Recently, there have been a number of documentaries detailing the history of the British throne and among the highlights, the abdication of Edward VIII on this date, December 11, in 1936 to marry American divorcee always seems to get some play. First of all, it seems almost impossible that a man who inherited the throne would then turn in down within a year and leave the country of his birth for the purpose of marrying the woman he loved. Of course, we all like to think that we could love with a love that strong, but I don’t know how many of us would actually give up a kingdom to spend the rest of our lives, in relative obscurity, and give up the advantages of the throne.
Yet that is exactly what Edward VIII did. He claimed that he was in love with Ms. Simpson and since she could not become his queen, he made the decision to follow his heart rather than his head – eventually marrying his true love. Now there are many among us who think that he abandoned his duty and responsibility by leaving. I don’t know how that argument ever gets resolved, though. And it is true that his brother, who would ascend the throne, felt the burden of the office, apparently more than Edward did.
But until I started watching various documentaries on the subject of the monarchy, I never really considered that Edward was in any way shirking his responsibility. Rather, it would seem to me that becoming a king would be hard work and although it may have its perks, there is no denying that it an experience full of stress and outside pressures.
To a much greater degree, Jesus suffered some of the same issues. As God, He had all the power, presence and knowledge that existed. In conjunction with the other two members of the Godhead, the Father and the Holy Spirit, Christ has been there from the beginning of everything – the ex nihilo beginning – when God created call that has ever been created, out of nothing.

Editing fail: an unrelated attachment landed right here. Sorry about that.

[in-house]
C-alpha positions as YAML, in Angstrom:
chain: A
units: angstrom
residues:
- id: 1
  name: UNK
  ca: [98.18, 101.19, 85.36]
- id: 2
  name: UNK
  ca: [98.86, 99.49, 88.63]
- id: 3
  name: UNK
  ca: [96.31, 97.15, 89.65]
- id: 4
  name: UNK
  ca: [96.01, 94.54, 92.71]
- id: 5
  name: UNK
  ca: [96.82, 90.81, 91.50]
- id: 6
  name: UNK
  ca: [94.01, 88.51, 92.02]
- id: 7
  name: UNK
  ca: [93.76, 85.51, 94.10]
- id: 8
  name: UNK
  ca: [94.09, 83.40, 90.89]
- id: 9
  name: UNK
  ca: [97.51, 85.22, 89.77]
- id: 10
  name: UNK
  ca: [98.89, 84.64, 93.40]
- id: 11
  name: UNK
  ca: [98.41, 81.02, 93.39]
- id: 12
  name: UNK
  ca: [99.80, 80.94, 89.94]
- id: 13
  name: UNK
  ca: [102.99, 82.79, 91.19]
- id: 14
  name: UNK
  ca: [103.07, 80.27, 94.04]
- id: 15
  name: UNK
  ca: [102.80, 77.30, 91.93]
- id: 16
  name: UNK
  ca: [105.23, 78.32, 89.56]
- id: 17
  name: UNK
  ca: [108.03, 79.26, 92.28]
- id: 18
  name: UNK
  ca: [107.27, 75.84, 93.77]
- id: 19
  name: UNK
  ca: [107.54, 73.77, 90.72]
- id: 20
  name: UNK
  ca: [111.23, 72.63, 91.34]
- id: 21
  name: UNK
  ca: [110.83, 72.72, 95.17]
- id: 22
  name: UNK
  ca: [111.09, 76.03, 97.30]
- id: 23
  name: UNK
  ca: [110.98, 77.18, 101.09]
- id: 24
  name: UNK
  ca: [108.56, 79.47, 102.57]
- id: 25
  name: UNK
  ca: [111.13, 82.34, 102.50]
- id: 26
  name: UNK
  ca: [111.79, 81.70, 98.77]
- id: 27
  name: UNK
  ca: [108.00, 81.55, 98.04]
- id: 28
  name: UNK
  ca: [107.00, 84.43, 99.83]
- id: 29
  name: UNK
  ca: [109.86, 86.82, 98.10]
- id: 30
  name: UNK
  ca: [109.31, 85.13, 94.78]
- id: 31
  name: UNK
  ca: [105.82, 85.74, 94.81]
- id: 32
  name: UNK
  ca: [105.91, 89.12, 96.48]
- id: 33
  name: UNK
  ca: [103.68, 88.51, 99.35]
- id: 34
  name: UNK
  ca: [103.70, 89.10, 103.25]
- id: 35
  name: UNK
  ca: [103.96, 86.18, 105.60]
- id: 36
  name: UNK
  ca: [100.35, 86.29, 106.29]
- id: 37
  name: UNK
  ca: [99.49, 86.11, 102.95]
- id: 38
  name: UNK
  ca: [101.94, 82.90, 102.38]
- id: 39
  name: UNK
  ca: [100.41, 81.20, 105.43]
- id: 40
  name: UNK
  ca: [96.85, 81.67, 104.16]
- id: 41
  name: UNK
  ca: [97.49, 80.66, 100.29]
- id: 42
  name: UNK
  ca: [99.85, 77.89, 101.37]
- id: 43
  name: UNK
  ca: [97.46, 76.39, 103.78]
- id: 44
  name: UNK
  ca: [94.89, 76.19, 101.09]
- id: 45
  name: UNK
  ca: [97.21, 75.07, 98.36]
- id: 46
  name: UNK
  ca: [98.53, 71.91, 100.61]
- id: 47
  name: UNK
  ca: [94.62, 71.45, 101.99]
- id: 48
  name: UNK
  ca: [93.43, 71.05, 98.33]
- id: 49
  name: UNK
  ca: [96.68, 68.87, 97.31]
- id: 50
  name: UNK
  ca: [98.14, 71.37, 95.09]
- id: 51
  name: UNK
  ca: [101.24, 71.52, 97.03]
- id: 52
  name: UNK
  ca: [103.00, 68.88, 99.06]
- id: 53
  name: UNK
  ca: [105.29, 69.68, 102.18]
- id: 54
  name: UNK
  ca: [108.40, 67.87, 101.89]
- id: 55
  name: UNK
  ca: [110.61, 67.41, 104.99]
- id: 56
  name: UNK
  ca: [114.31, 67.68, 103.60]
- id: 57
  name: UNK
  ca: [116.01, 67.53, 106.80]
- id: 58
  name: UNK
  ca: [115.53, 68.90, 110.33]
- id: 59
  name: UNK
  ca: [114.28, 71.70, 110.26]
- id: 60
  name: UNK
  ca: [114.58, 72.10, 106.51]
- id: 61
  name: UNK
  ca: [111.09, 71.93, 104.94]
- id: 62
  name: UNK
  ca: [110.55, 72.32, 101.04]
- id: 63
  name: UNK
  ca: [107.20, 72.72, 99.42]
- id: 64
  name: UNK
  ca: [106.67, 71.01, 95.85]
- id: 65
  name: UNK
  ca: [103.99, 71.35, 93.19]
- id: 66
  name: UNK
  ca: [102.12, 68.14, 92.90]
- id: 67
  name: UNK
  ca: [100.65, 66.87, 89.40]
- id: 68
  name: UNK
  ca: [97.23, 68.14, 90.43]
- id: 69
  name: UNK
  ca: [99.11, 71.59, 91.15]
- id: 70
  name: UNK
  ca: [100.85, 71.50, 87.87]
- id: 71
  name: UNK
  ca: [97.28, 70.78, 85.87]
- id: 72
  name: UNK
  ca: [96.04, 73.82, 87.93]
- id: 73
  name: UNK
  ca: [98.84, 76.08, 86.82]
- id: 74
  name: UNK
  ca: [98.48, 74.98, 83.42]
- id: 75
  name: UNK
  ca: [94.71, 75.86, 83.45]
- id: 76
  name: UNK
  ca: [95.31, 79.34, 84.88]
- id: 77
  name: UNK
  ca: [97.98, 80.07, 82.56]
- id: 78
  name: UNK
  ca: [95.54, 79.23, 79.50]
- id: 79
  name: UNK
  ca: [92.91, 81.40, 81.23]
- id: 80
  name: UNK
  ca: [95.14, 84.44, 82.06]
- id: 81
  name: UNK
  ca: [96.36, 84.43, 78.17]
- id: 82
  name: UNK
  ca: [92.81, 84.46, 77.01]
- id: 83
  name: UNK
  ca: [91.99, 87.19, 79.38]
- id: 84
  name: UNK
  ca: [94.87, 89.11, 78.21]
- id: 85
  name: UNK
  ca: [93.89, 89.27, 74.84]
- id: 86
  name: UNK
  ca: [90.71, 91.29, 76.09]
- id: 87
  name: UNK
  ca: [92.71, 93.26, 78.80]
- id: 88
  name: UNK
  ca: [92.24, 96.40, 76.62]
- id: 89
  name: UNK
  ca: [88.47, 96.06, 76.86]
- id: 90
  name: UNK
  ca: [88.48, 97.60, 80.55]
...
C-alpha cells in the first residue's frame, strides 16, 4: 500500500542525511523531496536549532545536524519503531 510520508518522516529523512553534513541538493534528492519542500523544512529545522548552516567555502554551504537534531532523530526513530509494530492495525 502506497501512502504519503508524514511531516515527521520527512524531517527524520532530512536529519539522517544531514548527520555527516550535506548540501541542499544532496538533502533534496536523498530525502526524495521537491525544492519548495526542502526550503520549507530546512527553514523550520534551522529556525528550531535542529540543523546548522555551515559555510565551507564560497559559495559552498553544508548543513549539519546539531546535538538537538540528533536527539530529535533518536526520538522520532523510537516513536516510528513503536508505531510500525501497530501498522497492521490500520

Yet, He also left the throne of heaven to come to earth as a human child to live among us and demonstrate His great love for us. He gave up the prerogatives of deity in order to fulfill His mission and came to do the will of the Father – giving up His own desires in the meantime to serve others. It is in several weeks that we will be celebrating the arrival of our great King on earth.
Jesus also lived, at least His early years, in relative obscurity. He didn’t come to earth riding a white horse or wielding a sword, vanquishing his enemies. Rather, he came quietly, a still small human voice in the night, to show the world the love of the Father for those of us here on earth. Eventually, Jesus returned to the Father, but he suffered as a mortal during His time here – and lived well below his kingly means – again out of sacrificial love.
Our verse for this evening is from the prophet Isaiah, who told us that Jesus would be entering our physical world. Of course, we celebrate that event each year as we recall the birth of Jesus in a stable. Isaiah tells us, in Is. 9:6-7, “For to us a child is born, to us a son is given, and the government will be on his shoulders. And he will be called Wonderful Counselor, Mighty God, Everlasting Father, Prince of Peace. Of the increase of his government and peace there will be no end. He will reign on David’s throne and over his kingdom, establishing and upholding it with justice and righteousness from that time on and forever.”
My encouragement this evening is that Jesus is on the throne and wishes for us to live and love passionately, just as He did. My prayer tonight is that all of us may remember the sacrifice of Jesus and all that He gave up to walk among us on earth. Because we are His true love – His church – His ambassadors to show the rest of the world how love and peace should really work. Have a great day in the Lord, grace and peace…